NASHVILLE, Tenn. — President and CEO Thom S. Rainer matter-of-factly addressed trustees Feb. 9 and explained the challenges facing LifeWay Christian Resources in a sinking economy.
"If there is one thing I know for certain tonight it is that God is in control," he said.
Rainer began by saying the struggling economy likely will not improve before LifeWay moves into a new fiscal year Oct. 1. At the same time, he said LifeWay is doing well given the economic climate, and difficult decisions last year to reduce the company’s workforce and trim expenses are proving helpful.
"This is the toughest time LifeWay has known," he said. "Even during the Great Depression we had a loyal Southern Baptist base we could count on. Times have changed. Church practices have changed, and we are not immune to the greater economic realities. However, God has been gracious to us, and I believe He is going to guide us through this tough time."
Rainer referenced Deuteronomy 34 and Joshua 1, which record the death of Moses and remind God’s people that their earthly leader is gone. Israel is at an obvious crisis moment as Joshua takes leadership. God commands Joshua to be strong and courageous and then tells Moses’ successor, "Do not be afraid or discouraged for the Lord your God is with you wherever you go" (Joshua 1:9; HCSB).
"Ladies and gentlemen, I do not lose sleep at night worrying about LifeWay because I know that God is in control," Rainer said.
Rainer referenced a recent quote by billionaire investor Warren Buffet that "the U.S. is engaged in an economic Pearl Harbor," but added that LifeWay can learn some lessons from that fateful 1941 event. He briefly recapped that day of infamy and said that for the Japanese it proved to be a short-term tactical victory but a clear strategic failure because it drew the United States into war, which led to an eventual defeat of the Axis powers.
"People did not know if they could recover from Dec. 7, 1941," he said. "I am not saying the economy can compare to the loss of lives, but, like then, many are asking if there is hope. Many are looking to you for encouragement. They are asking where God is in this. I see great possibilities in the face of these times."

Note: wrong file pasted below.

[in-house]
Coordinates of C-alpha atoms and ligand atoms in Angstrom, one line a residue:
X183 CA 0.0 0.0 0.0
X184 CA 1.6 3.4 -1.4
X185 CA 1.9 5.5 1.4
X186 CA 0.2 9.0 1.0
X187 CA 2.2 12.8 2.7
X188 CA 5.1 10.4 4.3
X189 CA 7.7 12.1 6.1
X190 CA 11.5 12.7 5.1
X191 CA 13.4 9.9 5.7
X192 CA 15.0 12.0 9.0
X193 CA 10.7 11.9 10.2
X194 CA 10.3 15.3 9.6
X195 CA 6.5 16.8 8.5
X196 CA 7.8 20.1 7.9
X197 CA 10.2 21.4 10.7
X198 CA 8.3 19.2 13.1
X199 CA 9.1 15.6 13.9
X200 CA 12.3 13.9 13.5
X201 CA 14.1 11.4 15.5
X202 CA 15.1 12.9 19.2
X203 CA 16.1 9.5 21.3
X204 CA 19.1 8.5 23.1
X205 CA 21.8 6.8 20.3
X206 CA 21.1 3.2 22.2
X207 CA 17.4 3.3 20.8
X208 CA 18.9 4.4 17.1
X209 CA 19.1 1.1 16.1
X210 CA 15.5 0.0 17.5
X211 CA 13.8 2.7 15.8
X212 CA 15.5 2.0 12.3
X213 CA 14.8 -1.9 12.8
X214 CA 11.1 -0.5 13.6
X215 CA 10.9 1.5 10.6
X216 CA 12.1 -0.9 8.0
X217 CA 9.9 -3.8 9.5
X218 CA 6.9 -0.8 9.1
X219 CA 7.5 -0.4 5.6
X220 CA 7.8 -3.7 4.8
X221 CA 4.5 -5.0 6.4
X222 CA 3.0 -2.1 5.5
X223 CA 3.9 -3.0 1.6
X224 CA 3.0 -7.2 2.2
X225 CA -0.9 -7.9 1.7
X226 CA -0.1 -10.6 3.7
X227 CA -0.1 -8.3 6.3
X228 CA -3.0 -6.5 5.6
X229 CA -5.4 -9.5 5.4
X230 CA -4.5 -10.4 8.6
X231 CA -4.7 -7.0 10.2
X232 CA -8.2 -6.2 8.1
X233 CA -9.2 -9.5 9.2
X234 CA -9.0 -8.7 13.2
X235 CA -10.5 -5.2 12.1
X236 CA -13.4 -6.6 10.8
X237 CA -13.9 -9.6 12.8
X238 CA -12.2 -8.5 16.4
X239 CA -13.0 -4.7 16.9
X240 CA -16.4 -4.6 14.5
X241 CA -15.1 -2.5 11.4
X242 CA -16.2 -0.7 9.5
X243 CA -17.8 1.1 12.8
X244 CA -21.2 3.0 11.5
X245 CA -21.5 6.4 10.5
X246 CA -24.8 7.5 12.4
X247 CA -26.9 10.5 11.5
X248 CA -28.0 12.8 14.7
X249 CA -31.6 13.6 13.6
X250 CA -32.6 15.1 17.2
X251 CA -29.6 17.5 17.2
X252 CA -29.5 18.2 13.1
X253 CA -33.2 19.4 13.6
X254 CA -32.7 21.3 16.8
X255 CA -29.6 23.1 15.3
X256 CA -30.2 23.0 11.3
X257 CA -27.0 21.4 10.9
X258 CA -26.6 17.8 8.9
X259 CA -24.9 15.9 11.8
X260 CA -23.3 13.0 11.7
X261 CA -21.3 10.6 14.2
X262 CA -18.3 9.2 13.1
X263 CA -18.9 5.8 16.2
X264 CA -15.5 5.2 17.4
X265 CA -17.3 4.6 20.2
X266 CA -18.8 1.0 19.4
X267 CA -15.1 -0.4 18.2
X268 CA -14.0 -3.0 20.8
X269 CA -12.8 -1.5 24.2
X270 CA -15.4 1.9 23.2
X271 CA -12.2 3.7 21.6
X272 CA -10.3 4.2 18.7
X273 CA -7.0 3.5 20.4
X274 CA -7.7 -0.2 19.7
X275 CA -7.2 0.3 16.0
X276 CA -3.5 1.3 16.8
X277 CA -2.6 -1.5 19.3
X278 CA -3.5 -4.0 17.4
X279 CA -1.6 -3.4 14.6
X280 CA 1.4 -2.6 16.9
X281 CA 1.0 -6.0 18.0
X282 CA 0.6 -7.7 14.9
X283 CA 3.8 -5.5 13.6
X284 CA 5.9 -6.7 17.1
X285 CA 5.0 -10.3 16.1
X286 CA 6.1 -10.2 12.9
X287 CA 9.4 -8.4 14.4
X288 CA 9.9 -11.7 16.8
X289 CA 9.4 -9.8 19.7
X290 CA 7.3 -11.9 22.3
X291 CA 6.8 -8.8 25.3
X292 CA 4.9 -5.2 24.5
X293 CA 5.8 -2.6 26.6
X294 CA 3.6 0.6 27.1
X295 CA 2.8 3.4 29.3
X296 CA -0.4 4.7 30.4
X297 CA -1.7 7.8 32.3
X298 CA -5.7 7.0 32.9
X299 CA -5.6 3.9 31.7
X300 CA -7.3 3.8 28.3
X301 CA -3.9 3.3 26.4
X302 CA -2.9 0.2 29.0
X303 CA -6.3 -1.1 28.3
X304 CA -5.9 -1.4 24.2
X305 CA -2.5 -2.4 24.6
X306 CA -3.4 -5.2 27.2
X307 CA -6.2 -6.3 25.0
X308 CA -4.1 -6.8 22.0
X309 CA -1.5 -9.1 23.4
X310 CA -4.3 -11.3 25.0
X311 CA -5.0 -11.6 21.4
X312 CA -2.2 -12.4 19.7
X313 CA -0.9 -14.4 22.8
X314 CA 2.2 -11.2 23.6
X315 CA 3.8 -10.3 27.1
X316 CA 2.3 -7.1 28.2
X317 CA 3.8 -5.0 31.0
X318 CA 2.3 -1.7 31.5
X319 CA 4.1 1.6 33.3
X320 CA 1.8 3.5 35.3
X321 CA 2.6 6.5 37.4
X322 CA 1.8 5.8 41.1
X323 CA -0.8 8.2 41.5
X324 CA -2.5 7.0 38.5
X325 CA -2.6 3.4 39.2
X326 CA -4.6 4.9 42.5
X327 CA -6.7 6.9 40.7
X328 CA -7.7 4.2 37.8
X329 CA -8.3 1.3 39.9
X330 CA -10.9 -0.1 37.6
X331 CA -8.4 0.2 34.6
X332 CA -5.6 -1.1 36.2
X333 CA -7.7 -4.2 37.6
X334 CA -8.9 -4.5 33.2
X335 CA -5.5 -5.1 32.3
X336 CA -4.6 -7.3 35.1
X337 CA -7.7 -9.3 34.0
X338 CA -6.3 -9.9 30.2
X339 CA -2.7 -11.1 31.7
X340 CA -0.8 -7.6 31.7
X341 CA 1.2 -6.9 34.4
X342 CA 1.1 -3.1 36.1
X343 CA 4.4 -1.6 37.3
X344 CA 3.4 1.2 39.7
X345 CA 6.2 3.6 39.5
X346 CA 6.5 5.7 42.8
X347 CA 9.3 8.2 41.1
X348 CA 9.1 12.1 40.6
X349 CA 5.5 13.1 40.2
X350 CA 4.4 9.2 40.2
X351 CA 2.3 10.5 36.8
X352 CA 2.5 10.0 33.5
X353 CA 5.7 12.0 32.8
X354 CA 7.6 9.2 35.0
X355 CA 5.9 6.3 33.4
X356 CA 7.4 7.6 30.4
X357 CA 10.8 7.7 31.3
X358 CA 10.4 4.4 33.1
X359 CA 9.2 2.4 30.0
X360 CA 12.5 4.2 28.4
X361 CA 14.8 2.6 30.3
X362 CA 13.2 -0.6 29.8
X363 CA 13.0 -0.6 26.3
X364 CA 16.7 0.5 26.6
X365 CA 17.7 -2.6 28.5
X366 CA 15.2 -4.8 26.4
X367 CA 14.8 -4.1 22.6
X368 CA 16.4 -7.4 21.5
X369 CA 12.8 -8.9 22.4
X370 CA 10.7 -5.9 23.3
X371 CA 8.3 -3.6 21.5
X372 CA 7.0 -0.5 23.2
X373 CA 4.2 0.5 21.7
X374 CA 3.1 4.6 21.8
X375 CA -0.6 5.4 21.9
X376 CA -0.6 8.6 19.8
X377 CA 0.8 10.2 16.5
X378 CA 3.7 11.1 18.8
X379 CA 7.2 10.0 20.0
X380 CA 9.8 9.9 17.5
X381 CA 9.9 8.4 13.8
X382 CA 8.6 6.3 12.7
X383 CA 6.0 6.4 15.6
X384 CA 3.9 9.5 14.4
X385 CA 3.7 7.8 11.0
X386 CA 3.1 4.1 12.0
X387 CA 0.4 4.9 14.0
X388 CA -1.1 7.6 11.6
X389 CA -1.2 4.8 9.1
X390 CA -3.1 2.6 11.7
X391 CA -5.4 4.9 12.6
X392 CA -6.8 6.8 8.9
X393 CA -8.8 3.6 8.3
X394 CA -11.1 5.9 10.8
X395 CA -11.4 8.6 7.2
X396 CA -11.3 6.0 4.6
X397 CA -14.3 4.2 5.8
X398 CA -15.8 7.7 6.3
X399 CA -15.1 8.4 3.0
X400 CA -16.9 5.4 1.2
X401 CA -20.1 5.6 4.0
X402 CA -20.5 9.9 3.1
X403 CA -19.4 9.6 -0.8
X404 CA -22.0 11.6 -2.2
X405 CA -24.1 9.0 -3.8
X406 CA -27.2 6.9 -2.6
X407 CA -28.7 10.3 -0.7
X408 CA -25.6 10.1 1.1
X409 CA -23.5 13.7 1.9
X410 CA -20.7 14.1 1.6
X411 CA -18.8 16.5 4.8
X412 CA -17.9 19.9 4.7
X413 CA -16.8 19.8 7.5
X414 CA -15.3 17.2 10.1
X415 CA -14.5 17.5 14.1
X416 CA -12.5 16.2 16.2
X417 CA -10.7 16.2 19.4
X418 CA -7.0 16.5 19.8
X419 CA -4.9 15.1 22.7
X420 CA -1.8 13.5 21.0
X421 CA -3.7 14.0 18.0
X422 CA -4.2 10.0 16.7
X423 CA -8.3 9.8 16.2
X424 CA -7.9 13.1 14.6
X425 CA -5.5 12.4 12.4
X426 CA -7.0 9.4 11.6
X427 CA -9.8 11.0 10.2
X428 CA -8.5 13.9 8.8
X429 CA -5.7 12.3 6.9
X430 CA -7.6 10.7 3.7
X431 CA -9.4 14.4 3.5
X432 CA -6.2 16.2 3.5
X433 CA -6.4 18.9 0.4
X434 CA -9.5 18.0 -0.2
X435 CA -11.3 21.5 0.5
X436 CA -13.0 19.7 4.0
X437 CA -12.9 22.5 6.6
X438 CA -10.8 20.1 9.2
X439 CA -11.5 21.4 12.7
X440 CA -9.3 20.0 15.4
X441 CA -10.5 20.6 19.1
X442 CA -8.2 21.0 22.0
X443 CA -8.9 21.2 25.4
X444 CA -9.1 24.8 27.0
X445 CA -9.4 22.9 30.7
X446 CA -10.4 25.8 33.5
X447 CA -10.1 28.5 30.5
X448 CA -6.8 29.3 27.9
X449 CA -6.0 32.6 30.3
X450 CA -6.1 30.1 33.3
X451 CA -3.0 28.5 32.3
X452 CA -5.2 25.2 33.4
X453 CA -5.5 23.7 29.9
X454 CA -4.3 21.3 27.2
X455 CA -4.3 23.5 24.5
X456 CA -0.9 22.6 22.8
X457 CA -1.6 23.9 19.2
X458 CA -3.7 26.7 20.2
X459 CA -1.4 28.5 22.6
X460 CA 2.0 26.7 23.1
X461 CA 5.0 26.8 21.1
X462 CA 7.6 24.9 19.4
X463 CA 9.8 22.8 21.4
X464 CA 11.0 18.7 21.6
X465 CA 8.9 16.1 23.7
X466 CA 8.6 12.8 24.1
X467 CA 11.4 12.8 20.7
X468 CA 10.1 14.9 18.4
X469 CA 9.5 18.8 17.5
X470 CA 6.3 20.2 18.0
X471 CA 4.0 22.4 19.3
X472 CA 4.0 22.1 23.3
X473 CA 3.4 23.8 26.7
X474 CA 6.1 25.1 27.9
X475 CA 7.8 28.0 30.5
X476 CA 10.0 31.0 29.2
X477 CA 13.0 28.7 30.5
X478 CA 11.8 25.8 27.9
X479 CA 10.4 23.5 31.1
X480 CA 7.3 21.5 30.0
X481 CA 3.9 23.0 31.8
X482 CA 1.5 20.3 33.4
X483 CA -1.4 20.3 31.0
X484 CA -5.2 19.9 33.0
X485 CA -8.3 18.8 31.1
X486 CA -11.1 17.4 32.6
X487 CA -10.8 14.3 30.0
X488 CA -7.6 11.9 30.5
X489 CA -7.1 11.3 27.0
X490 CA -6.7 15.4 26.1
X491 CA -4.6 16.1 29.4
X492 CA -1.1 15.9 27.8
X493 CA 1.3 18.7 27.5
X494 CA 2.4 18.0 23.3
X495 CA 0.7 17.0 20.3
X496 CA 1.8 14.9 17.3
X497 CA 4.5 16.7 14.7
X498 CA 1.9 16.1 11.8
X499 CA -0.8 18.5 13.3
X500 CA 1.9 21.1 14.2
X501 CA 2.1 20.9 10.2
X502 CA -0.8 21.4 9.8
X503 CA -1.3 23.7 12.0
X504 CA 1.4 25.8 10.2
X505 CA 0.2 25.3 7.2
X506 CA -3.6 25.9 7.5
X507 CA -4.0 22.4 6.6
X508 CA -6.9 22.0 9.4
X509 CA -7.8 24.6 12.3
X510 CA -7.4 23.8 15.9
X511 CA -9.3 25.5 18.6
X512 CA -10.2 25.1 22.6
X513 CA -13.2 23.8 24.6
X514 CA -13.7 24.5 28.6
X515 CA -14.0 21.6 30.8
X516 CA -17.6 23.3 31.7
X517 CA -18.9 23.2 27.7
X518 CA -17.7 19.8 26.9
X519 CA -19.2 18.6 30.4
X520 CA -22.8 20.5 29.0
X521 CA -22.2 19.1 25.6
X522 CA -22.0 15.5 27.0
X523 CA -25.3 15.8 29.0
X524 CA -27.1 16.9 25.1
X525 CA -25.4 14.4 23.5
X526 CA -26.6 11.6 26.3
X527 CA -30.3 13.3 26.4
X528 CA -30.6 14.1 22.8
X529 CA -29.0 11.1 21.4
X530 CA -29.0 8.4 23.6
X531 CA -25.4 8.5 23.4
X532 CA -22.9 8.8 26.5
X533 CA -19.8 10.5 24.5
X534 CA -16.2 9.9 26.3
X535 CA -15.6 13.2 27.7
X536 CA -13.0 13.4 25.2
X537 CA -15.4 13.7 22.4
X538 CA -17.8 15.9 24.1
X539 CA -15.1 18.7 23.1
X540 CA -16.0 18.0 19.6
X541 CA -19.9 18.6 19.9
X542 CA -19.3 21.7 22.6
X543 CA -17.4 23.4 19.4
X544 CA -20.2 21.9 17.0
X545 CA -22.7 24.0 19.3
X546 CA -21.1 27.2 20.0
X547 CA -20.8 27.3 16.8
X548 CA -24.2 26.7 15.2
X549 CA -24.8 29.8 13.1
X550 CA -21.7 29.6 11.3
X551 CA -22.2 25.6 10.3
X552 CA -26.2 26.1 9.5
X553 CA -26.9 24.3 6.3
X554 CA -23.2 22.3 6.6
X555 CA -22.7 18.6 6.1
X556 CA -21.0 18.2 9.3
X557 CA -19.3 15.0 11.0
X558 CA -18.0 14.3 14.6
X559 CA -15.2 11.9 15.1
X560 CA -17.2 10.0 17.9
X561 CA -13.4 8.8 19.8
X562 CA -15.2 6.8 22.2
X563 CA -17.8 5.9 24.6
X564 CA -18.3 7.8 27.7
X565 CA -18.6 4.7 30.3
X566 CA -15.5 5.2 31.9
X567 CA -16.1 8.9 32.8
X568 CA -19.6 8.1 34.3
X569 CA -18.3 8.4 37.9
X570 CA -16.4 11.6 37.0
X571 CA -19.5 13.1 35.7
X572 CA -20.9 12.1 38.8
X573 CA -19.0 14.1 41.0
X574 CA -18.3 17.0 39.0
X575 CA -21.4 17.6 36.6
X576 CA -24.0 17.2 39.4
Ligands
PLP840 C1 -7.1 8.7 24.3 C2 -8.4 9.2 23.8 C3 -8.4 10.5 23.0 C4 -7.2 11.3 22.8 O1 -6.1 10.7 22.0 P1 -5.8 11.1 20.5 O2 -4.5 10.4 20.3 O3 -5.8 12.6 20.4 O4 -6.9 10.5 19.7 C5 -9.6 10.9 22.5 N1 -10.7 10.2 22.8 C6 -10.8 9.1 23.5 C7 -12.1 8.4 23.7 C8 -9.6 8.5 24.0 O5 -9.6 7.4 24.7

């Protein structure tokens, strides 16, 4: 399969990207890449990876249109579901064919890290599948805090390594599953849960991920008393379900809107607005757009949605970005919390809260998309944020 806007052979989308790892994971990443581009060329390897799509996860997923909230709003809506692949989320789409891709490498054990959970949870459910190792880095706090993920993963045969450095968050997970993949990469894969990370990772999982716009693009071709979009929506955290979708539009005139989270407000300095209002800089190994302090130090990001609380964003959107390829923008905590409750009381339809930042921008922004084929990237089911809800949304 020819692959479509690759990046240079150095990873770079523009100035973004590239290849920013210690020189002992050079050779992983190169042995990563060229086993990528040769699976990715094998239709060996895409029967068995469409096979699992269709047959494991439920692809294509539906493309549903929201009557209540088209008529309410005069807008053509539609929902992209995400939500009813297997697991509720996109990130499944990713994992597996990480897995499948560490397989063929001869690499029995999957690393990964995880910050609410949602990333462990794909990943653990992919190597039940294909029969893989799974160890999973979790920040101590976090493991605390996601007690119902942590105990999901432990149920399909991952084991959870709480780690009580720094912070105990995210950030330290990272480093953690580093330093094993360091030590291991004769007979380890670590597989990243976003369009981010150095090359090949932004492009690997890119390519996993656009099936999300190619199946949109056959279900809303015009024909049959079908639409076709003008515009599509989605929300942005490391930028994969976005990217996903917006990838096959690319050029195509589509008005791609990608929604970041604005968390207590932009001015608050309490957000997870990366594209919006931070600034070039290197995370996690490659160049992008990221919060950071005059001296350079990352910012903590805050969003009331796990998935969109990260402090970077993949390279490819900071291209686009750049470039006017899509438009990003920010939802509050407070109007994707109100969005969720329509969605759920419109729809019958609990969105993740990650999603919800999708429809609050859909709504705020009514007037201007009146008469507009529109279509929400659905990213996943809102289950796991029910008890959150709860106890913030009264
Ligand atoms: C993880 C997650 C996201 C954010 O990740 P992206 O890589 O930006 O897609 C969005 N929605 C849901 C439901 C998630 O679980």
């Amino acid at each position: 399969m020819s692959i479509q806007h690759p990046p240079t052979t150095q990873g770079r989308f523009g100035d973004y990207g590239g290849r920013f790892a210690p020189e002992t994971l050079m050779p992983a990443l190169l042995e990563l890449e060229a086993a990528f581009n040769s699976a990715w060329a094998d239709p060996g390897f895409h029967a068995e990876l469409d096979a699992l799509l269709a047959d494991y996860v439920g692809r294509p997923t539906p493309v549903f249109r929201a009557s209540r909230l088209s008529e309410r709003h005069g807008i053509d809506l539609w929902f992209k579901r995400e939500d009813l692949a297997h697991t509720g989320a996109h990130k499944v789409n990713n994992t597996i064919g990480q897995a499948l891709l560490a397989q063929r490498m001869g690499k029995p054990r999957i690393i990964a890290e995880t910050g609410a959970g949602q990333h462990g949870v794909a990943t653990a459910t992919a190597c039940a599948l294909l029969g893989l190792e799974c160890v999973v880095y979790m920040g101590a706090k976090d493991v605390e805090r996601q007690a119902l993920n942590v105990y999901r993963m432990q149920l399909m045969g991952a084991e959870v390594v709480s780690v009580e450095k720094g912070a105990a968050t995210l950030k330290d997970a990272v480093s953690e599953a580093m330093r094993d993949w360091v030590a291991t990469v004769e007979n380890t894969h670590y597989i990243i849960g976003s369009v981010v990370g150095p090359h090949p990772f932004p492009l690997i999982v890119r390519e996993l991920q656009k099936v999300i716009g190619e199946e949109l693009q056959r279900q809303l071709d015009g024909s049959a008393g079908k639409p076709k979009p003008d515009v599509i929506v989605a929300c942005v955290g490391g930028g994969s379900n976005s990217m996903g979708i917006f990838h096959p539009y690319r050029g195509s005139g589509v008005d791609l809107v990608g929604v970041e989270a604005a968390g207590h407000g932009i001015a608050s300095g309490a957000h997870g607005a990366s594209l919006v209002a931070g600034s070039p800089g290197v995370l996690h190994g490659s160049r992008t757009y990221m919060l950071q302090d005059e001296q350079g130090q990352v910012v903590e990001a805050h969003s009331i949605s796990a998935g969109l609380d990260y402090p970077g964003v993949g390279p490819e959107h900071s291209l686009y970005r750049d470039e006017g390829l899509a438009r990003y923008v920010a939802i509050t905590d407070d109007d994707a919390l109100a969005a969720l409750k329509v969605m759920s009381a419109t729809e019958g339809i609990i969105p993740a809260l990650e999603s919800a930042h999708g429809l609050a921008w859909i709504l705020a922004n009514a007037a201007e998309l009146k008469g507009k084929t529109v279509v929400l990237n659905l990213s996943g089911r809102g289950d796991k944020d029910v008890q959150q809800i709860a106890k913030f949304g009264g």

Rainer cited eight lessons LifeWay can learn from Pearl Harbor:
Be prepared for surprises (make contingencies). "Last year we were looking ahead to what we saw as a devastating economic trend and we had to make some hard decisions regarding personnel deletions," Rainer said. "We wanted to be prepared for this economy. We look back and can see it was not our collective intellect but God’s wisdom. We can say we are not perfect but we have been prepared for what’s happened."
Make adjustments quickly. Rainer said LifeWay’s leadership is constantly engaging in conversations to determine whether adjustments are needed across divisions and throughout the company.
Be totally open and transparent. Rainer said his hope is that trustees understand there is "nothing we won’t share" with them and said he never wants them to be surprised. "We constantly ask if our trustees know about particular issues so you can hold us in trust," he said.
Be open to opportunities. "Hear me," Rainer said. "We are not standing still. We are slowing down, but we are not standing still. If together we had not made some of the strategic moves we’ve made over the past few years we would not be in as good a position as we are in now. We look at those opportunities closely because the margin for mistakes is small, but we are not standing still."
Have the best leaders lead. Rainer said LifeWay has "the best employees around, hands down." He said he sees people across the organization contributing great ideas to see LifeWay through the tough times.
Stay true to core values. Rainer said that in times like these organizations feel pressured to compromise their vision and values, but LifeWay sees its vision and values statements as guiding principles to navigate treacherous times.
Do not fear. Rainer restated Joshua 1:9 and firmly stated that now is the time to be strong and courageous in the Lord.
Trust in God. "We need to go back to the endless promises of scripture and draw confidence from what God says," Rainer told the trustees. "We are facing the greatest economic crisis since the Great Depression, and possibly greater than that according to some. But we do not face that alone. The Lord our God is with us wherever we go. God is in control."